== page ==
All the products we looked at are available over the counter in pharmacies, yet only three... are listed with the TGA.
The Therapeutic Goods Administration
(TGA) is the government body
responsible for regulation of medicinal
products. Products listed with the
TGA are divided into two categories:
registered goods and listed goods.
registered medicines, deemed to be of
higher risk – such as prescription drugs
– are individually assessed for efficacy
and safety before they reach the shelf,
while listed goods, considered to be of
lesser risk, usually reach the shelf
without any regulatory examination.
Only about 20% of new listings in
this category are randomly assessed
each year for compliance with
All the products we looked at
are available over the counter in
pharmacies, yet only three – the
Bioglan Intense Cleanse, Blackmores
Kickstart Detox and the Skinny Mini
– are listed with the TGA.
Dr Ken Harvey, former adjunct
associate professor at La
Trobe University’s School
of Public Health, wrote in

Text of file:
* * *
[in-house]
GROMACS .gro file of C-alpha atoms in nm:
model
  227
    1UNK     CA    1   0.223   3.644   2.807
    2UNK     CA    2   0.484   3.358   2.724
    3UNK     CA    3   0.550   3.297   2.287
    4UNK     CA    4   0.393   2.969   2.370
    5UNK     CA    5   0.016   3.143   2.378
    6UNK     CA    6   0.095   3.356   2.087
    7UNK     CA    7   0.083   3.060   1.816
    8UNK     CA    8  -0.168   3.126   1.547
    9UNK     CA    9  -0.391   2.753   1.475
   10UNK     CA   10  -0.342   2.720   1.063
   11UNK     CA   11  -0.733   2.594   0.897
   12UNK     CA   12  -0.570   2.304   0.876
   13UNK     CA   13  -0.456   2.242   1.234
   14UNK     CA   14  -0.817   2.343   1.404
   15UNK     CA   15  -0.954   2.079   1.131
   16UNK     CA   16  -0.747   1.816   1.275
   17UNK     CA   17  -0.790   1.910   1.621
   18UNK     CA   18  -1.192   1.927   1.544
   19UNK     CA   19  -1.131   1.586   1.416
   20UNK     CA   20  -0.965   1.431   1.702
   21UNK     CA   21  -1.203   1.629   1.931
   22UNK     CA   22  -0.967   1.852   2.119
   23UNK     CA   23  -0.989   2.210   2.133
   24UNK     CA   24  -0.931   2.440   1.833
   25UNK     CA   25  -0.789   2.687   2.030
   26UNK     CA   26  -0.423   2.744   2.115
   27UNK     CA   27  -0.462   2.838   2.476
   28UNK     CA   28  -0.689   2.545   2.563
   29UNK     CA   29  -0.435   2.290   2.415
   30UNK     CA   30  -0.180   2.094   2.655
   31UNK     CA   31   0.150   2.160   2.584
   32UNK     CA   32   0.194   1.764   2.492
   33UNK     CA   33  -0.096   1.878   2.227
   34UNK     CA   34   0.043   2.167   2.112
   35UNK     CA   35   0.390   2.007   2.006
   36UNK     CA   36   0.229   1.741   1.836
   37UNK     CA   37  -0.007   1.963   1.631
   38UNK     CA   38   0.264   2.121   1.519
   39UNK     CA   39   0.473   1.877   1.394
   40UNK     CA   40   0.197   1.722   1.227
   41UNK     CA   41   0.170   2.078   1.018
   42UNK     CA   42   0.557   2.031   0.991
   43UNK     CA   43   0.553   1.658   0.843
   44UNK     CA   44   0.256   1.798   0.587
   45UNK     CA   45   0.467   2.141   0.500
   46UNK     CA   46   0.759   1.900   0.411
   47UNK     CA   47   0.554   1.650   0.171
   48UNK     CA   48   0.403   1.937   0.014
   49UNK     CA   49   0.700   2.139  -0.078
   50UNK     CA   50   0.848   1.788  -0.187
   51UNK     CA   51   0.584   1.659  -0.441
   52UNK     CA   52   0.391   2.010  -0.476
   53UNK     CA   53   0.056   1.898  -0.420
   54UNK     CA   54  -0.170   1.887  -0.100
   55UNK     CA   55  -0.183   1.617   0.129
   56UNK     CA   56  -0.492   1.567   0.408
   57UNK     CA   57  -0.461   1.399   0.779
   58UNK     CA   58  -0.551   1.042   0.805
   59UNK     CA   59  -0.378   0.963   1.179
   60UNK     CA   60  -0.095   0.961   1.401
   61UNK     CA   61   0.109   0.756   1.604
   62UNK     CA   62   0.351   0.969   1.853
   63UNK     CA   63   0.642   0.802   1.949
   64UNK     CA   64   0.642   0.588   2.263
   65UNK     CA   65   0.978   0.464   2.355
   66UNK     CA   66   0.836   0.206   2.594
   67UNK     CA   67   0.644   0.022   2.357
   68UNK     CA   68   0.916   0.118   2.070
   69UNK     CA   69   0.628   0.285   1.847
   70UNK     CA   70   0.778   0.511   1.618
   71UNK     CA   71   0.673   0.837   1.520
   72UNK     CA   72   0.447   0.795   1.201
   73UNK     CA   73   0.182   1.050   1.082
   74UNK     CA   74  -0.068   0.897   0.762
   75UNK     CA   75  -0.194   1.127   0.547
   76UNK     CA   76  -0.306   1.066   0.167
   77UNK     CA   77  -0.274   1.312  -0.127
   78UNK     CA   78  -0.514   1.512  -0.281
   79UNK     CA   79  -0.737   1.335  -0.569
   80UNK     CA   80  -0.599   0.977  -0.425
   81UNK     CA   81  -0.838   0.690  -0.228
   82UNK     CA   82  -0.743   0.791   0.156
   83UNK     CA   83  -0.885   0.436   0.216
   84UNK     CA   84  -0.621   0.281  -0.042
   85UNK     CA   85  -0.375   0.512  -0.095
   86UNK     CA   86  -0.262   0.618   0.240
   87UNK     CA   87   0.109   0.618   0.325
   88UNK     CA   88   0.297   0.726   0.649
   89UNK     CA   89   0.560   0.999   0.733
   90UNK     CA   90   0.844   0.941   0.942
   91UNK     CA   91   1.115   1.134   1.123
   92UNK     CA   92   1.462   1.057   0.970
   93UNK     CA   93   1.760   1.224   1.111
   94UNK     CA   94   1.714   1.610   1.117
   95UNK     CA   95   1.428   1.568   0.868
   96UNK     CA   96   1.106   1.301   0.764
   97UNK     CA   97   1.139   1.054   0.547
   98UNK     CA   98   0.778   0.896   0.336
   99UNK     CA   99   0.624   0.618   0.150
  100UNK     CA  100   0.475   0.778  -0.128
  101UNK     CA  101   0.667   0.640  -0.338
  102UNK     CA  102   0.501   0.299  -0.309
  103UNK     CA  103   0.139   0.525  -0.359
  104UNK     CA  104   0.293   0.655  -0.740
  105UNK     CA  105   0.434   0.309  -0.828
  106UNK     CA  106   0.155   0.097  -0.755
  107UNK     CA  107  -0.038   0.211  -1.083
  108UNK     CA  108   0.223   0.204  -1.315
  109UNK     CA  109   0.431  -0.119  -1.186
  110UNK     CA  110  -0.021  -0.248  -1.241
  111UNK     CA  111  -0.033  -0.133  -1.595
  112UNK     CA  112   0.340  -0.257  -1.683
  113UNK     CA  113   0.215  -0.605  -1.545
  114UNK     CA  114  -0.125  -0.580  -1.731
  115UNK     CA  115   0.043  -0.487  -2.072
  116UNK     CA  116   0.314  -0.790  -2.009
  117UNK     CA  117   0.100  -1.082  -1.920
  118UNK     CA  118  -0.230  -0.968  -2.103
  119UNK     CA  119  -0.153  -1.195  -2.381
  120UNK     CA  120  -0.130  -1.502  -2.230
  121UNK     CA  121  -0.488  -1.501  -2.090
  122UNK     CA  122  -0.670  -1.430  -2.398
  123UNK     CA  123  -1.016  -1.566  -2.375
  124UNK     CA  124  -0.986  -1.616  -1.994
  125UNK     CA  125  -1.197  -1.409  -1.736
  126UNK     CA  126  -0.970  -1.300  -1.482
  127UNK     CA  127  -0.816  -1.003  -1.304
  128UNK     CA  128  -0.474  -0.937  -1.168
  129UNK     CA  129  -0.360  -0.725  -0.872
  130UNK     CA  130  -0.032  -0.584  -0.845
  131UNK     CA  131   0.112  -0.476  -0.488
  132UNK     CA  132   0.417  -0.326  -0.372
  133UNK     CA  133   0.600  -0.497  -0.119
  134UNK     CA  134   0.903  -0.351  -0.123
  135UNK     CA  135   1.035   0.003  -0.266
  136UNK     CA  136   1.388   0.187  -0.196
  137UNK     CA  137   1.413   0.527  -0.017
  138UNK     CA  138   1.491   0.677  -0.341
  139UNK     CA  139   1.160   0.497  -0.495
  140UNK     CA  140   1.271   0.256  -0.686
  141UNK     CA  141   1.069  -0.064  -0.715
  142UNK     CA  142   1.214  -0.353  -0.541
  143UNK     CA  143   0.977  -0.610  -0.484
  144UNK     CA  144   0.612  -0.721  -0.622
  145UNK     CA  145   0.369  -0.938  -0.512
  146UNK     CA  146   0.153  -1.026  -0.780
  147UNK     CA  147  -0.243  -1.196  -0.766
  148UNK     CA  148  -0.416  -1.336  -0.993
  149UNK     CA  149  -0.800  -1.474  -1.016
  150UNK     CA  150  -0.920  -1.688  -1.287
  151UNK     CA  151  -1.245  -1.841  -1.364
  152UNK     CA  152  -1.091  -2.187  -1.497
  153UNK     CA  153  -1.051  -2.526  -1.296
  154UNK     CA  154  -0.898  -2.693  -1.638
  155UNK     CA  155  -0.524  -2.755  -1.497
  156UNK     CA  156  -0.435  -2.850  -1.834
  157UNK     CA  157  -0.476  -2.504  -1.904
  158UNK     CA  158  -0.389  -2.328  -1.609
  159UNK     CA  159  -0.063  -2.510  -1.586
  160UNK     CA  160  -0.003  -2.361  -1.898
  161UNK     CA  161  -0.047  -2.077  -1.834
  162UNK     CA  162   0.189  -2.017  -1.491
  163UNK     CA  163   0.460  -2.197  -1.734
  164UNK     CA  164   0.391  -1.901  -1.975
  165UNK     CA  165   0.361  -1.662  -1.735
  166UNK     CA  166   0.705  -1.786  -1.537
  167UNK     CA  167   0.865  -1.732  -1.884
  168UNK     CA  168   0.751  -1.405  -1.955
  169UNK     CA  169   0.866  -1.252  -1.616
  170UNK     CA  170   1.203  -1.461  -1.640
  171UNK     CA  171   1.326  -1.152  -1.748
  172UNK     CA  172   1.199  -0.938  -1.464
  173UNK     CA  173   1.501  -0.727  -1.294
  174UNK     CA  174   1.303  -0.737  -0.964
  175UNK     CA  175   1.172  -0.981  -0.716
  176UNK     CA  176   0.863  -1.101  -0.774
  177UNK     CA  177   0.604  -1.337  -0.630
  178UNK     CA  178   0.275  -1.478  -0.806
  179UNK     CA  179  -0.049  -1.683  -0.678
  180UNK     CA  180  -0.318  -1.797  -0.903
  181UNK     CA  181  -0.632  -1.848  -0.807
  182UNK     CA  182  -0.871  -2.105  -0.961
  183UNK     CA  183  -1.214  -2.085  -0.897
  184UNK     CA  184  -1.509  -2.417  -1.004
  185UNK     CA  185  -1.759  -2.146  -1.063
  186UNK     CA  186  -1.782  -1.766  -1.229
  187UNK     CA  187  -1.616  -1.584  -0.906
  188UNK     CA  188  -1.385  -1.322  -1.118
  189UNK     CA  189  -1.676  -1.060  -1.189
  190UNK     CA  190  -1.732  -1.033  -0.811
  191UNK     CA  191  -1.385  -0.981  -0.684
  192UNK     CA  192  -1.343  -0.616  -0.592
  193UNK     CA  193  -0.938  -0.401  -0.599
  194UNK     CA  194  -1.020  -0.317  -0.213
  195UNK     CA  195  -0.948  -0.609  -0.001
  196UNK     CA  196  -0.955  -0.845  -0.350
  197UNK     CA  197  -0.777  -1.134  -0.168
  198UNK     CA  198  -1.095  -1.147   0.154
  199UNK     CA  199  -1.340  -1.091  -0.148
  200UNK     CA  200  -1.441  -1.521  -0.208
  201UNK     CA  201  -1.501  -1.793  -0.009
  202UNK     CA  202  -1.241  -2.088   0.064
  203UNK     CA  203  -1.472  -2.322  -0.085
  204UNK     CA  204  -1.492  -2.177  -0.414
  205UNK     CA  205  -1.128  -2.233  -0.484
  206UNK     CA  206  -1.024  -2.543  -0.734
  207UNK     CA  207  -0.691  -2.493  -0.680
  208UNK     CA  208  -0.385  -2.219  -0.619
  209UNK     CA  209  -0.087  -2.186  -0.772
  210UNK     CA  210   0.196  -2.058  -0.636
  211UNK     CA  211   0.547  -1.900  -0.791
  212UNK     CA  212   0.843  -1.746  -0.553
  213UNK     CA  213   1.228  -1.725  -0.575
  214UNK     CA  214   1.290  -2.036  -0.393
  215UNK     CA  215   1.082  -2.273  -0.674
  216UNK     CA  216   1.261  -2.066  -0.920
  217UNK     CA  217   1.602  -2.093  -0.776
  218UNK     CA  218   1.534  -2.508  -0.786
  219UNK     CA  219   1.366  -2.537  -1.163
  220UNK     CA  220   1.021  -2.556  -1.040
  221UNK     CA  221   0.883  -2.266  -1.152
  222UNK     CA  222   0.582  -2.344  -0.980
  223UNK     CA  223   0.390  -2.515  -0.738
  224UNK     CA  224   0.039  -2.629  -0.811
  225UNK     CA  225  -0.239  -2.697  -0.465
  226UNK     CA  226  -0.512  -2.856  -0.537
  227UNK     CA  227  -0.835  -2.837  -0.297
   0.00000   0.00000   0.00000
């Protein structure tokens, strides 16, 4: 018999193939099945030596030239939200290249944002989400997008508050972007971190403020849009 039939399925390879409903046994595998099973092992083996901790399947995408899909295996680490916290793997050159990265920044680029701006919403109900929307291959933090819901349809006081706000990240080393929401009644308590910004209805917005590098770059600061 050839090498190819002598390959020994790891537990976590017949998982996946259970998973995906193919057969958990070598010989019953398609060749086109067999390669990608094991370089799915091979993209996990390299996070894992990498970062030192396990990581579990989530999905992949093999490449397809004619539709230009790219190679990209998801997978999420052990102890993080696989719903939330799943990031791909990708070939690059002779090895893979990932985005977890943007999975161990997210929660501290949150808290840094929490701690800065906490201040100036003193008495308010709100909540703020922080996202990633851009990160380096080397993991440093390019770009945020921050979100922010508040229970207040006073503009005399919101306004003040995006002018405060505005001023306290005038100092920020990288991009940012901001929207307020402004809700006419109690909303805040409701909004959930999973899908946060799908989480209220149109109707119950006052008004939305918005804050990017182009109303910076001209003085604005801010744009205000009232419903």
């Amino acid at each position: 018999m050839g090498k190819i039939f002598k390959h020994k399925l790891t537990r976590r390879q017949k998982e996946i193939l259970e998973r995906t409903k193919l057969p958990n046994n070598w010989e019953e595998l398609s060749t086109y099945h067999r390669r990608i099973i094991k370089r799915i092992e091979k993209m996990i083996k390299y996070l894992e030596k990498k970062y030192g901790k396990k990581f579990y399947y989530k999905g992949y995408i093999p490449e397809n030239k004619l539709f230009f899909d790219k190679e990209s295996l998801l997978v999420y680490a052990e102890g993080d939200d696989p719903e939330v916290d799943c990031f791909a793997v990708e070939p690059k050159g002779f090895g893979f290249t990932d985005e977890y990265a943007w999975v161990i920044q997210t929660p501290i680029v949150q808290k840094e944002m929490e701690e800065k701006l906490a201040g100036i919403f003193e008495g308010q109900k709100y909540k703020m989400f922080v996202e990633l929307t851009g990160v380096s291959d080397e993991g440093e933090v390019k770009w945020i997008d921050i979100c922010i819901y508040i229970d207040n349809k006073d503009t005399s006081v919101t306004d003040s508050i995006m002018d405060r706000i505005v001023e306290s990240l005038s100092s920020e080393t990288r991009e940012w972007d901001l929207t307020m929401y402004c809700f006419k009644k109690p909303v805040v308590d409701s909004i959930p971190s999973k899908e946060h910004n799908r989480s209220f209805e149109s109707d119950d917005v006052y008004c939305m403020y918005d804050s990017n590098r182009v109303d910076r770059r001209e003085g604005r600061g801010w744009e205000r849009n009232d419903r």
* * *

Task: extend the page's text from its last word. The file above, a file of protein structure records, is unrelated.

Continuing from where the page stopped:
an article published
in the Medical Journal of
Australia that the TGA fails
when it comes to protecting
consumers in the purpose it
was established to achieve:
to provide for a national
system of controls relating
to the quality, safety and
efficacy of therapeutic goods.
Harvey also succeeded in
bringing a complaint before the
Complaints Resolution Panel of the
TGA’s Advertising Code Council for
misleading claims attached to a detox
product last year. The claims made about
Slimright 123 Detox n Burn that it
would detoxify the body, reduce
bloating and cleanse toxin build up
were found to be misleading and likely
to raise unwarranted expectations.
Similar claims are attached to all these
products, however only the products
listed with the TGA can be regulated
under the code.
The remaining seven products,
formulated as liquids or powders, escape
the ambit of regulation. Such products
fall within the realm of Food Standards
Australia and New Zealand (FSANZ).
FSANZ’s Health Claims Standard,
currently being updated, regulates
high-level health claims attached to
food products, including powder sachets
and oral liquids clearly intended to be
sold as diet detox products.
Our experts say that, in lieu of
adequate regulation, the onus is on
consumers to look out for words
used in conjunction with claims on
these products, such as “aids” and
“assists”, effectively buying leeway
for the manufacturers.